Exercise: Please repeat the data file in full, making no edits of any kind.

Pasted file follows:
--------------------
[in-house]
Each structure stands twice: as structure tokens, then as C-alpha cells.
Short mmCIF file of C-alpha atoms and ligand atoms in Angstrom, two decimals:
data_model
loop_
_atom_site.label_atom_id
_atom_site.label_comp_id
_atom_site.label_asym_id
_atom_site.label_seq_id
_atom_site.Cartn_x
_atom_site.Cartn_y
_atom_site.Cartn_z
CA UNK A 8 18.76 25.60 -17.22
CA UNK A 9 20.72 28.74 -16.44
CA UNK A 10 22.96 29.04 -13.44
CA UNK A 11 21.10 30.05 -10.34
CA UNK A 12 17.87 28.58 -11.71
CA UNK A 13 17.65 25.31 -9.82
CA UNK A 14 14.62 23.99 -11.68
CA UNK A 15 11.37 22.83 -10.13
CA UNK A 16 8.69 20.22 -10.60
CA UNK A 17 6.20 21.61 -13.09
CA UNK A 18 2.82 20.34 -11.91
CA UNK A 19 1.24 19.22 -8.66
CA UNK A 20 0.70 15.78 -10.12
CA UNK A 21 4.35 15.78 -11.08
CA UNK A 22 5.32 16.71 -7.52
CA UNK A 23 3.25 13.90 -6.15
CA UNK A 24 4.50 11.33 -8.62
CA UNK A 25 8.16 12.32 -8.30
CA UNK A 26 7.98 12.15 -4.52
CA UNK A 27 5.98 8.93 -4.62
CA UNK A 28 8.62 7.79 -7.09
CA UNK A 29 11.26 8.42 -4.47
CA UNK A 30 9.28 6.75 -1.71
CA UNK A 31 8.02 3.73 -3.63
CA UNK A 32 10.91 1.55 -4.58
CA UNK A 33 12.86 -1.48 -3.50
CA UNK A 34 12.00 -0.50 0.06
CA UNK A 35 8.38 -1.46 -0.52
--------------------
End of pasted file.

[in-house]
Each structure stands twice: as structure tokens, then as C-alpha cells.
Short mmCIF file of C-alpha atoms and ligand atoms in Angstrom, two decimals:
data_model
loop_
_atom_site.label_atom_id
_atom_site.label_comp_id
_atom_site.label_asym_id
_atom_site.label_seq_id
_atom_site.Cartn_x
_atom_site.Cartn_y
_atom_site.Cartn_z
CA UNK A 8 18.76 25.60 -17.22
CA UNK A 9 20.72 28.74 -16.44
CA UNK A 10 22.96 29.04 -13.44
CA UNK A 11 21.10 30.05 -10.34
CA UNK A 12 17.87 28.58 -11.71
CA UNK A 13 17.65 25.31 -9.82
CA UNK A 14 14.62 23.99 -11.68
CA UNK A 15 11.37 22.83 -10.13
CA UNK A 16 8.69 20.22 -10.60
CA UNK A 17 6.20 21.61 -13.09
CA UNK A 18 2.82 20.34 -11.91
CA UNK A 19 1.24 19.22 -8.66
CA UNK A 20 0.70 15.78 -10.12
CA UNK A 21 4.35 15.78 -11.08
CA UNK A 22 5.32 16.71 -7.52
CA UNK A 23 3.25 13.90 -6.15
CA UNK A 24 4.50 11.33 -8.62
CA UNK A 25 8.16 12.32 -8.30
CA UNK A 26 7.98 12.15 -4.52
CA UNK A 27 5.98 8.93 -4.62
CA UNK A 28 8.62 7.79 -7.09
CA UNK A 29 11.26 8.42 -4.47
CA UNK A 30 9.28 6.75 -1.71
CA UNK A 31 8.02 3.73 -3.63
CA UNK A 32 10.91 1.55 -4.58
CA UNK A 33 12.86 -1.48 -3.50
CA UNK A 34 12.00 -0.50 0.06
CA UNK A 35 8.38 -1.46 -0.52